Cricket: Notts suffer in silence

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The Independent Online
Middlesex. . . . . . . . . . . . . . . . . . .281 and 219-8

Nottinghamshire. . . . . . . . . . . . .266

IF MIDDLESEX beat Nottinghamshire tomorrow they will owe it to Desmond Haynes and Philip Tufnell, who play in the same Championship but who were in a different league from the other players at Lord's yesterday.

Haynes, having scored two centuries in three Tests against Pakistan last month, showed no mercy to smaller fry and scored a distinguished 98 in 179 minutes with 12 fours. He drove and hooked the New Zealander Chris Cairns on the on-side and clobbered the spinner Andrew Afford to the cover boundary six times.

His innings ought to have given Middlesex a large enough lead to win the match, especially if Tufnell bowls as well as he did in the morning when Middlesex established a first-innings lead of 15. By the close of play the lead was 234, with two wickets to fall.

Nottinghamshire lost their last nine first-innings wickets for 82 and the reason was that Tufnell, in a spell of 14 overs, took five of the seven wickets to fall before lunch for only 25 runs. Although the wicket grew more difficult during the day, in the morning it was hard work for the spinners and both Tufnell and John Emburey showed that they have recovered from the Indian tour.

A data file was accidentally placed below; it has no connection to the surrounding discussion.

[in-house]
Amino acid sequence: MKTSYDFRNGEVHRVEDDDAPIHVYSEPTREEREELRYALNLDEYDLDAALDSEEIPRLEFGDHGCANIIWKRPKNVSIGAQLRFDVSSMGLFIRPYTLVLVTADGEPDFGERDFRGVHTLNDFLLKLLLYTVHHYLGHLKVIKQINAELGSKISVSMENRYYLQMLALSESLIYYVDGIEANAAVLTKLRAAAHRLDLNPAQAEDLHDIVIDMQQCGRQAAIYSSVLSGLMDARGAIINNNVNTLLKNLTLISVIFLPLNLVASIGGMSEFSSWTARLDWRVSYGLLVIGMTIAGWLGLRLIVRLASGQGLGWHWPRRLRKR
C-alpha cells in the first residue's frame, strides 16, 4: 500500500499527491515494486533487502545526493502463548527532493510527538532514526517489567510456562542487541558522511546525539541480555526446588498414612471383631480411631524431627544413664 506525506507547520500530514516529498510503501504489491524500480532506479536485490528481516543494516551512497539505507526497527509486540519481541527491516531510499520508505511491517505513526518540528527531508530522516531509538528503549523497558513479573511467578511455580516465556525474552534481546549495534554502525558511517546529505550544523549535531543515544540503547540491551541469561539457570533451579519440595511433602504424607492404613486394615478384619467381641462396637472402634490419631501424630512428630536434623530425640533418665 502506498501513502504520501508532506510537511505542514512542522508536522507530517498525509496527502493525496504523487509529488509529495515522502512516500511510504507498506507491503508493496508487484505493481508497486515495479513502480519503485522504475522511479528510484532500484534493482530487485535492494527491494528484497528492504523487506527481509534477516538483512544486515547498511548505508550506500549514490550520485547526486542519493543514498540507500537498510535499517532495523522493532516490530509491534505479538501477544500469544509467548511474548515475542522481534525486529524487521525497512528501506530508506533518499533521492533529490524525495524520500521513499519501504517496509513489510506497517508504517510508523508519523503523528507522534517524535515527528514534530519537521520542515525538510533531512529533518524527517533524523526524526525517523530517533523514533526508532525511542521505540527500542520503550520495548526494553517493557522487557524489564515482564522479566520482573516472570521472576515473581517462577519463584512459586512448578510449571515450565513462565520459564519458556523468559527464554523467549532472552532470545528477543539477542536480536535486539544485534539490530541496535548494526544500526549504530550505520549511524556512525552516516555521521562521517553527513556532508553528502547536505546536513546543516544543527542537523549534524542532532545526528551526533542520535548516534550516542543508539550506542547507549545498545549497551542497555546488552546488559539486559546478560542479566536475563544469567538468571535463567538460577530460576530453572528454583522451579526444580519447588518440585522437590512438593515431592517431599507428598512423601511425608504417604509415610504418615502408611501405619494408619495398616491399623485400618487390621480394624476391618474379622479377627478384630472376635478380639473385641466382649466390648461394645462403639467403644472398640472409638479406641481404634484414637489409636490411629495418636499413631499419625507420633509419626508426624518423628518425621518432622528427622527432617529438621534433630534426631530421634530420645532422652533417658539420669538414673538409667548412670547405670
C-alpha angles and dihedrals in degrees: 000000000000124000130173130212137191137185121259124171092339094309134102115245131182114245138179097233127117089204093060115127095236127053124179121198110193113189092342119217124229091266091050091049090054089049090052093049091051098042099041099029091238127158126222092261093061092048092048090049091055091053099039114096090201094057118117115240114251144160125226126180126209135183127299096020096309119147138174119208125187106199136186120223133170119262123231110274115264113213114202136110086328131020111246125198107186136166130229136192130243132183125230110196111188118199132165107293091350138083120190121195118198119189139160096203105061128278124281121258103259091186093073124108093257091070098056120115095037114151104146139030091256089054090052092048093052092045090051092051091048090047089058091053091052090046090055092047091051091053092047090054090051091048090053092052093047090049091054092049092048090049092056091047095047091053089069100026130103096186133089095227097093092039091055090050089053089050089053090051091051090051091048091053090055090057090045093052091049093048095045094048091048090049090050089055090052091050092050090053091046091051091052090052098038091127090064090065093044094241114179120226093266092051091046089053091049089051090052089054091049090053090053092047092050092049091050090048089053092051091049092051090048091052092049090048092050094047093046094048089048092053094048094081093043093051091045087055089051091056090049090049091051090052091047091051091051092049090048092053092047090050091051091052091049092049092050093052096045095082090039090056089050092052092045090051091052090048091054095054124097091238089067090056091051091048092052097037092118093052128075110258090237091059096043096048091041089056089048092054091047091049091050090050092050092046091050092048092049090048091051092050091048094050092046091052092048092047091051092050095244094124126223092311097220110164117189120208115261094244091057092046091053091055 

True, Nottinghamshire's batsmen did not play them well. Chris Lewis made the only vigorous strike of the morning's play - a six to long off - off Tufnell, who otherwise kept him quiet, bowling at his legs. Tufnell finally had him caught at short leg for 28, Lewis being one of only three Nottinghamshire players to get into double figures, as they dawdled through their innings.

There were not many spectators (I counted exactly 27 in the Edrich Stand in mid-afternoon). The Cup Final did not help, but the third day of a four-day championship game does not send a thrill of anticipation through would-be spectators.

The match improved as the game wore on. Although he took no wickets, Lewis was able to force Haynes to play hurriedly to sharply lifting deliveries. But after a neat opening stand of 78 between Haynes and Matthew Keech, and a late flourish from Emburey, the Middlesex batsmen seemed lost - no one more so than Mark Ramprakash, who looped a catch to short cover having scored only three.

There are many players in these two teams who will do much better than this during the summer. How fortunate that Haynes and Tufnell showed them how to do it. Without them the small group of devotees would have had hardly anything to talk about.